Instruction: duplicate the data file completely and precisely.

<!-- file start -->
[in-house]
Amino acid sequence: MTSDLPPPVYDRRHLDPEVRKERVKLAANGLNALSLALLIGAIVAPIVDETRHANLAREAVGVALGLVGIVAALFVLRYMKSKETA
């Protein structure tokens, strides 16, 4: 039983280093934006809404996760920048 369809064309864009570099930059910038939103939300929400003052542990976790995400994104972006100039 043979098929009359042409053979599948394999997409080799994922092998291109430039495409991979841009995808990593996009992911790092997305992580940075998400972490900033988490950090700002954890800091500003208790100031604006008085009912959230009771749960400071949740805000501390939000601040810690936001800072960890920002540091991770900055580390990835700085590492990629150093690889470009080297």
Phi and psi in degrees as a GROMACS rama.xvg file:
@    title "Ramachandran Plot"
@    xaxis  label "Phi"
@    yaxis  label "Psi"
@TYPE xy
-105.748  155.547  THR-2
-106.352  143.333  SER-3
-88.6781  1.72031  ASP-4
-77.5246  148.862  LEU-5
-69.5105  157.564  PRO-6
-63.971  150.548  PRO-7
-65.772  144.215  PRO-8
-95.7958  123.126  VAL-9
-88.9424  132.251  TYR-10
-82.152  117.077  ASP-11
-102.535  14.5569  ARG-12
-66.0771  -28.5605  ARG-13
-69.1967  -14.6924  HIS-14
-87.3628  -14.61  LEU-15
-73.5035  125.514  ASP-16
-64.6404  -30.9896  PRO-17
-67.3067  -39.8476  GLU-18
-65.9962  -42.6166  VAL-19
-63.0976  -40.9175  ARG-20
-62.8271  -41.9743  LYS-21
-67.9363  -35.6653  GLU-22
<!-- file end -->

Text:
[in-house]
Amino acid sequence: MTSDLPPPVYDRRHLDPEVRKERVKLAANGLNALSLALLIGAIVAPIVDETRHANLAREAVGVALGLVGIVAALFVLRYMKSKETA
């Protein structure tokens, strides 16, 4: 039983280093934006809404996760920048 369809064309864009570099930059910038939103939300929400003052542990976790995400994104972006100039 043979098929009359042409053979599948394999997409080799994922092998291109430039495409991979841009995808990593996009992911790092997305992580940075998400972490900033988490950090700002954890800091500003208790100031604006008085009912959230009771749960400071949740805000501390939000601040810690936001800072960890920002540091991770900055580390990835700085590492990629150093690889470009080297």
Phi and psi in degrees as a GROMACS rama.xvg file:
@    title "Ramachandran Plot"
@    xaxis  label "Phi"
@    yaxis  label "Psi"
@TYPE xy
-105.748  155.547  THR-2
-106.352  143.333  SER-3
-88.6781  1.72031  ASP-4
-77.5246  148.862  LEU-5
-69.5105  157.564  PRO-6
-63.971  150.548  PRO-7
-65.772  144.215  PRO-8
-95.7958  123.126  VAL-9
-88.9424  132.251  TYR-10
-82.152  117.077  ASP-11
-102.535  14.5569  ARG-12
-66.0771  -28.5605  ARG-13
-69.1967  -14.6924  HIS-14
-87.3628  -14.61  LEU-15
-73.5035  125.514  ASP-16
-64.6404  -30.9896  PRO-17
-67.3067  -39.8476  GLU-18
-65.9962  -42.6166  VAL-19
-63.0976  -40.9175  ARG-20
-62.8271  -41.9743  LYS-21
-67.9363  -35.6653  GLU-22